The bioeconomy comprises those parts of the economy that use renewable biological resources from land and sea – such as crops, forests, fish, animals and micro-organisms – to produce food, materials and energy. Although it is one of the most innovative and technologically advanced market sectors in the EU, most regulations concerning the bioeconomy date back to the beginning of the millennium.
The Development of the Bioeconomy and Regulatory Challenges (DBRC) project, funded by the German government, focuses on teaching, research, and scientific advice on regulation of the bioeconomy. It involves partners from WUR (AEP, COM, PAP, RIKILT, PHI, and Plant Breeding), and other partners (IAMO, CBS, ESSEC and University of Tuebingen). Pooling knowledge from several scientific disciplines has allowed us to enage decision makers in interdisciplinary solutions to regulatory problems.
Impact on law- and policy-making
The project has already had significant impact on law- and policy-making, and prompted climate change litigation. Together with the University of Tuebingen, we conducted research on the legal construction of the Dutch Urgenda case, and evaluated the extent to which it can be applied to the German context. Our results were published in an open access publication in the Zeitschrift fuer Umweltrecht.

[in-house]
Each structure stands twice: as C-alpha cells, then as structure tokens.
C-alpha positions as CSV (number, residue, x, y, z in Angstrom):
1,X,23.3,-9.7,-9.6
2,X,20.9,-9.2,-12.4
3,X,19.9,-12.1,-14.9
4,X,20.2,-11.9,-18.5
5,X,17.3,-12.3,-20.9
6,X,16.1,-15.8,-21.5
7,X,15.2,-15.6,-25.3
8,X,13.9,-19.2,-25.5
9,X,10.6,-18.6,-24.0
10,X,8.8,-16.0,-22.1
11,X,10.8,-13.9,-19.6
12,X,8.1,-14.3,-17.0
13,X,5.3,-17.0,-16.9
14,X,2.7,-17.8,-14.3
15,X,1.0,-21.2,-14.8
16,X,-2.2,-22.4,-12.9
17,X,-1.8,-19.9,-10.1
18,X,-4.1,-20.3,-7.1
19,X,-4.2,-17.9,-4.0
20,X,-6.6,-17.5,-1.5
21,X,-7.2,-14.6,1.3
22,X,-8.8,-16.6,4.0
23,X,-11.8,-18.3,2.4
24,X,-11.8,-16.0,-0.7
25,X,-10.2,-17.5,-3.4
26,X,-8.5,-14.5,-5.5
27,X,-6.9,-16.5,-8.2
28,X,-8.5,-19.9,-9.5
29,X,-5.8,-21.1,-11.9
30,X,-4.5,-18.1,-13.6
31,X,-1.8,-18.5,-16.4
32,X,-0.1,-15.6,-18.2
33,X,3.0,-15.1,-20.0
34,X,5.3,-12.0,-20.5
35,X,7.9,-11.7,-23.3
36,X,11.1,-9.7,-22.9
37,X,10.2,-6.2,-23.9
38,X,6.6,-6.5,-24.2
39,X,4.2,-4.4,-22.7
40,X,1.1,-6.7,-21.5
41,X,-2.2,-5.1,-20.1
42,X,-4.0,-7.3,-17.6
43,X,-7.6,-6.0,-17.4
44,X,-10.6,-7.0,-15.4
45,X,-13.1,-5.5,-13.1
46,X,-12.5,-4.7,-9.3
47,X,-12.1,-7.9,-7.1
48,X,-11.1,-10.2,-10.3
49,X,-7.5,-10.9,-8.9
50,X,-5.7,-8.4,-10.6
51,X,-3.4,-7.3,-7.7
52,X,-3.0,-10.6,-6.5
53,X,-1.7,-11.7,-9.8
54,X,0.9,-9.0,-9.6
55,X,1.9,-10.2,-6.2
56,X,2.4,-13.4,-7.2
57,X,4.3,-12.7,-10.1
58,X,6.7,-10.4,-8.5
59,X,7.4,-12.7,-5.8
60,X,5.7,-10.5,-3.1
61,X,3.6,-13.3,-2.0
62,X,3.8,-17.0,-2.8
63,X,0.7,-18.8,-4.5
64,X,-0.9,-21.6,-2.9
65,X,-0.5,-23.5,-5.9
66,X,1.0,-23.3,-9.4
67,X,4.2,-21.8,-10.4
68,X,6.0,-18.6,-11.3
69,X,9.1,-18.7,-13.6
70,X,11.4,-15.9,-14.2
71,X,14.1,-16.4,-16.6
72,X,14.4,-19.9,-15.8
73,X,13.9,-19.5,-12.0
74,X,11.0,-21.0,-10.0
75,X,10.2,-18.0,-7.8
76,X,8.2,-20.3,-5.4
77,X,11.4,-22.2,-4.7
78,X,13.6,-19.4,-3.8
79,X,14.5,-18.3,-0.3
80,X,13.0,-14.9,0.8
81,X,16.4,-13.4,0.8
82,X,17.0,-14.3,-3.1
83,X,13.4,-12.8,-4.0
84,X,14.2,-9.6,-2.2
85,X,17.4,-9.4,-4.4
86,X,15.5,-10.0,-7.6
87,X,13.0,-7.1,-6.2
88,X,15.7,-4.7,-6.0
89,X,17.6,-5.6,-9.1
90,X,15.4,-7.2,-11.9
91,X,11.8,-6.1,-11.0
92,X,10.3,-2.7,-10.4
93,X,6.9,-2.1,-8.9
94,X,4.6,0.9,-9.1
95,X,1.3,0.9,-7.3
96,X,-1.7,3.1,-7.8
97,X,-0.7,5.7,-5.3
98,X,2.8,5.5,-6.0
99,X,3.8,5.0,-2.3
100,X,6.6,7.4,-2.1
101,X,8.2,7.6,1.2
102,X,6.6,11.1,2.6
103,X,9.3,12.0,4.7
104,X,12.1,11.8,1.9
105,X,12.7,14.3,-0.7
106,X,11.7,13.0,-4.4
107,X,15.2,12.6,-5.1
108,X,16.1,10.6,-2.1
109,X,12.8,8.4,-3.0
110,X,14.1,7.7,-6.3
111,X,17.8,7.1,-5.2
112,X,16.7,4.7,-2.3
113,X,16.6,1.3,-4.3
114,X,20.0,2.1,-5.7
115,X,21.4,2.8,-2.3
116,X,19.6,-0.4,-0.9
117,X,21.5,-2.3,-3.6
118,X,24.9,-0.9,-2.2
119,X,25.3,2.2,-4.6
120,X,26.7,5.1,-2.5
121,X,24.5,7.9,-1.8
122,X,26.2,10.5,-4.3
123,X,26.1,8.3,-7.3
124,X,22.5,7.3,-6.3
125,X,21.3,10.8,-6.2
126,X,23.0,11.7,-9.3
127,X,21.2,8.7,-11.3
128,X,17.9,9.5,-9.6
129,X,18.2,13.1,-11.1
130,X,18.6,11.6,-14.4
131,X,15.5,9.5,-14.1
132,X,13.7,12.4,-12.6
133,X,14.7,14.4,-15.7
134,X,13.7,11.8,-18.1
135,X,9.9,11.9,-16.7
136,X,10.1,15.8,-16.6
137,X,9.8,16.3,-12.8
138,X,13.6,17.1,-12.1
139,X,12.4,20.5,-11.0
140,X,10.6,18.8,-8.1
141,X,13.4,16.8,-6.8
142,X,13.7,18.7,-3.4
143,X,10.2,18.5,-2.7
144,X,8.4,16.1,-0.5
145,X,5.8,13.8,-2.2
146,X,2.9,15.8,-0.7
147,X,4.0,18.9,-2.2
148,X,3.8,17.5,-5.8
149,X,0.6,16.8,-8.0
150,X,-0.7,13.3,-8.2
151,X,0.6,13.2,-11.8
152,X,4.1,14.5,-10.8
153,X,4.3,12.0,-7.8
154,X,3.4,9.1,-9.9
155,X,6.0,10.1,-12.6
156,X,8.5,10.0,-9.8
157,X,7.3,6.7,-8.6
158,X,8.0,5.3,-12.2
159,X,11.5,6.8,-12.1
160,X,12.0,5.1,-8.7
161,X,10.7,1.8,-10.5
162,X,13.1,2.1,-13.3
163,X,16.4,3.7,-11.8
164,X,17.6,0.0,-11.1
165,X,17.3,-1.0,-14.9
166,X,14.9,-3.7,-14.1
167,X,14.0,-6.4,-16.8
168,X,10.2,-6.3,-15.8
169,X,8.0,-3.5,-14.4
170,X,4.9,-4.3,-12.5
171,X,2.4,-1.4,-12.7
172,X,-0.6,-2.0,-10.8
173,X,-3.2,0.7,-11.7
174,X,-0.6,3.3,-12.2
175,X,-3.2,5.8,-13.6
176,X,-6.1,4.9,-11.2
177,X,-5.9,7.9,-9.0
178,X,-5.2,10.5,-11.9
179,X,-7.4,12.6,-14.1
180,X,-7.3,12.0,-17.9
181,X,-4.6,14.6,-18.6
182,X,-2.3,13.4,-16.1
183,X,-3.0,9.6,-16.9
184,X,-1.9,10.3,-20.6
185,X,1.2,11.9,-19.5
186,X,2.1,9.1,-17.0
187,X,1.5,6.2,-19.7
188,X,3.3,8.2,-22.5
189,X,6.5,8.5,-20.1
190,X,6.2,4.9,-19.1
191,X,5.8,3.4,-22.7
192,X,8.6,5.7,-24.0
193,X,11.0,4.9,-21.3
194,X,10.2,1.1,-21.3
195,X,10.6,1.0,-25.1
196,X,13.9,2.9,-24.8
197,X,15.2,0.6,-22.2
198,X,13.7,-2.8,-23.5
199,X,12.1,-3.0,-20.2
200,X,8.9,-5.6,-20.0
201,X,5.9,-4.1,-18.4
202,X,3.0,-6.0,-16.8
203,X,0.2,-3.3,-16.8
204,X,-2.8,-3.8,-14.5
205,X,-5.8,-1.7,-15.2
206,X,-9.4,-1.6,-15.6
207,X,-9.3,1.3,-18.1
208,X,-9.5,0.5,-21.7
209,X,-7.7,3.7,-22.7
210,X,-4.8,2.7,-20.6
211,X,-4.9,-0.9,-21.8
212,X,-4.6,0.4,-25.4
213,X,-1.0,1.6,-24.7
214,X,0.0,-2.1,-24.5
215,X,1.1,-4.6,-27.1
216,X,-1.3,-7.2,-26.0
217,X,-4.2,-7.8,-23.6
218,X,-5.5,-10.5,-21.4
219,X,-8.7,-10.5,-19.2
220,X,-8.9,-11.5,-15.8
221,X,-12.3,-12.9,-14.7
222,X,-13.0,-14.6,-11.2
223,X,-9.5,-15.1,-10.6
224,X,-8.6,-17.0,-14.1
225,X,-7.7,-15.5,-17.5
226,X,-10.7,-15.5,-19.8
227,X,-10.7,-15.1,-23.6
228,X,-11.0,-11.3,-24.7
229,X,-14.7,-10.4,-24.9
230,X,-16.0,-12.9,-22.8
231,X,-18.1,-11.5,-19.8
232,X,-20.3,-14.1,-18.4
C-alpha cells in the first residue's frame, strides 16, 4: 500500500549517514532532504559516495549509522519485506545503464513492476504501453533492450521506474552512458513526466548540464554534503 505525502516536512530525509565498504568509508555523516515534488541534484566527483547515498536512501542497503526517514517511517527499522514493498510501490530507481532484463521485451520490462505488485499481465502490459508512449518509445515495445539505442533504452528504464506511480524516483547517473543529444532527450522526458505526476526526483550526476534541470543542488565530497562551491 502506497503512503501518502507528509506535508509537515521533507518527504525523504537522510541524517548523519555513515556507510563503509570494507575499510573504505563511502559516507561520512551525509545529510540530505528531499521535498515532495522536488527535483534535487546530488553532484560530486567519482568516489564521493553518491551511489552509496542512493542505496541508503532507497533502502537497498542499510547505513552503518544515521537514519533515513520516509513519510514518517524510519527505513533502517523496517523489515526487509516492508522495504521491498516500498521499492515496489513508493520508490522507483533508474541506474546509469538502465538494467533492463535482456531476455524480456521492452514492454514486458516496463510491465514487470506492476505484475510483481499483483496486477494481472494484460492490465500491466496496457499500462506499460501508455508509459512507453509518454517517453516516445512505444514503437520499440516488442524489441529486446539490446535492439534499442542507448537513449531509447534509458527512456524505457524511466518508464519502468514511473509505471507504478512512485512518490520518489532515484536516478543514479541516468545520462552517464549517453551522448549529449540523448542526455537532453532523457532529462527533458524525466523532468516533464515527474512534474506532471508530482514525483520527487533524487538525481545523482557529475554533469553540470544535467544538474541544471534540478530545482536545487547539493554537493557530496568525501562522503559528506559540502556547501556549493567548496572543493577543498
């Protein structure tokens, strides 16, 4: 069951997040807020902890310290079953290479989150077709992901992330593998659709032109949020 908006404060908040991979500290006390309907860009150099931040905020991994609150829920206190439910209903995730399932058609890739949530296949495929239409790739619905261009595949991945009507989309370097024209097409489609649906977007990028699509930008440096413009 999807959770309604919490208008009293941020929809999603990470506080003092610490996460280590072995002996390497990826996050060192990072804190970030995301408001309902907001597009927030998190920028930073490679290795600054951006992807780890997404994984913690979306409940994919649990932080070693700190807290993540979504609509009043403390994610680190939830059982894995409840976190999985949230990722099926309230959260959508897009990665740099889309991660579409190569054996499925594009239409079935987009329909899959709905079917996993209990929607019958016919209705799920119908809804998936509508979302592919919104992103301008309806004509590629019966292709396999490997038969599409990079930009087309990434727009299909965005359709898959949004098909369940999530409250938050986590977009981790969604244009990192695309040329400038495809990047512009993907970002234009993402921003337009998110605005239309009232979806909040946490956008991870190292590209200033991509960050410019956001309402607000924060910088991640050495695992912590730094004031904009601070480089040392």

This publication provided the scientific basis for the German government to evaluate, in an official brief to the German Parliament, the adequacy of a rights-based climate law, and has led to important debates on climate-related legislation in Germany. Based on this brief, several private climate actions against prominent German firms, such as Volkswagen, were filed.
Basis for reform Common Agricultural Policy
Our research on the need to further imbed environmental concerns into agricultural policy, published in policy papers, has provided the scientific basis for the formulation of the German position regarding the reform of the Common Agricultural Policy (CAP).
While the policy tools were developed by other partners, the key contribution of the LAW group in this area has been to translate policy options into draft legislation.
Our findings were published in the prestigious European Law Review. Since then, our work has been referred to several times at high level meetings, in public speeches by German ministers (including the German minister of the environment), and by the German farmers’ Union.